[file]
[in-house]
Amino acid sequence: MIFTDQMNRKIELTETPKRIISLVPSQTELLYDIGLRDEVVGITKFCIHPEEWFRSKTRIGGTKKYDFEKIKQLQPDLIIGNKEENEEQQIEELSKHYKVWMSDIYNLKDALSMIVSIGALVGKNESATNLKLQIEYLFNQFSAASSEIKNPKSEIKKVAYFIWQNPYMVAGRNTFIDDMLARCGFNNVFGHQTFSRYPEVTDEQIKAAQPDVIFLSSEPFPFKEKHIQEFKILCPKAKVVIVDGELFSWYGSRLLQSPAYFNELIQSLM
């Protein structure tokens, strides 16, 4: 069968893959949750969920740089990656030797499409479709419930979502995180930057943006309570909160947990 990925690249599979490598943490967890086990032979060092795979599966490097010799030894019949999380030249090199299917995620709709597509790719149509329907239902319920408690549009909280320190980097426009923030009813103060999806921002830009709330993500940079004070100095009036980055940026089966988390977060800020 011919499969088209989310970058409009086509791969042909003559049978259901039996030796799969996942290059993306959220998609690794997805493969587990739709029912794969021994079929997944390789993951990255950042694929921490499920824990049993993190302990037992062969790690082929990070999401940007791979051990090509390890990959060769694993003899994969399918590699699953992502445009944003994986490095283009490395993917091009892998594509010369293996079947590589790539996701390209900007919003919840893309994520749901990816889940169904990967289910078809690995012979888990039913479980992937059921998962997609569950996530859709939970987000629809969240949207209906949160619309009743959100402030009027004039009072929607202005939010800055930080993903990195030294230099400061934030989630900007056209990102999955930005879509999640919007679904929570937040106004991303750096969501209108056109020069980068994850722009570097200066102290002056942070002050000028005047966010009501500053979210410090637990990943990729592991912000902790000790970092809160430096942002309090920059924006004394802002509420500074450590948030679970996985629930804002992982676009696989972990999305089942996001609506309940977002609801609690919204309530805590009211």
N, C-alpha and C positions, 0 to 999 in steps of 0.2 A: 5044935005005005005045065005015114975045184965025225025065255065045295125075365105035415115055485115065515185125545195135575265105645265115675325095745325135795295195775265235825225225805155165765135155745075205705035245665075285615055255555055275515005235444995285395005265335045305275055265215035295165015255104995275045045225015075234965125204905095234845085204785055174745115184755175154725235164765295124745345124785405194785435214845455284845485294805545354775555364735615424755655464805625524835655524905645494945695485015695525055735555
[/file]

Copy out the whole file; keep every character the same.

[in-house]
Amino acid sequence: MIFTDQMNRKIELTETPKRIISLVPSQTELLYDIGLRDEVVGITKFCIHPEEWFRSKTRIGGTKKYDFEKIKQLQPDLIIGNKEENEEQQIEELSKHYKVWMSDIYNLKDALSMIVSIGALVGKNESATNLKLQIEYLFNQFSAASSEIKNPKSEIKKVAYFIWQNPYMVAGRNTFIDDMLARCGFNNVFGHQTFSRYPEVTDEQIKAAQPDVIFLSSEPFPFKEKHIQEFKILCPKAKVVIVDGELFSWYGSRLLQSPAYFNELIQSLM
């Protein structure tokens, strides 16, 4: 069968893959949750969920740089990656030797499409479709419930979502995180930057943006309570909160947990 990925690249599979490598943490967890086990032979060092795979599966490097010799030894019949999380030249090199299917995620709709597509790719149509329907239902319920408690549009909280320190980097426009923030009813103060999806921002830009709330993500940079004070100095009036980055940026089966988390977060800020 011919499969088209989310970058409009086509791969042909003559049978259901039996030796799969996942290059993306959220998609690794997805493969587990739709029912794969021994079929997944390789993951990255950042694929921490499920824990049993993190302990037992062969790690082929990070999401940007791979051990090509390890990959060769694993003899994969399918590699699953992502445009944003994986490095283009490395993917091009892998594509010369293996079947590589790539996701390209900007919003919840893309994520749901990816889940169904990967289910078809690995012979888990039913479980992937059921998962997609569950996530859709939970987000629809969240949207209906949160619309009743959100402030009027004039009072929607202005939010800055930080993903990195030294230099400061934030989630900007056209990102999955930005879509999640919007679904929570937040106004991303750096969501209108056109020069980068994850722009570097200066102290002056942070002050000028005047966010009501500053979210410090637990990943990729592991912000902790000790970092809160430096942002309090920059924006004394802002509420500074450590948030679970996985629930804002992982676009696989972990999305089942996001609506309940977002609801609690919204309530805590009211």
N, C-alpha and C positions, 0 to 999 in steps of 0.2 A: 5044935005005005005045065005015114975045184965025225025065255065045295125075365105035415115055485115065515185125545195135575265105645265115675325095745325135795295195775265235825225225805155165765135155745075205705035245665075285615055255555055275515005235444995285395005265335045305275055265215035295165015255104995275045045225015075234965125204905095234845085204785055174745115184755175154725235164765295124745345124785405194785435214845455284845485294805545354775555364735615424755655464805625524835655524905645494945695485015695525055735555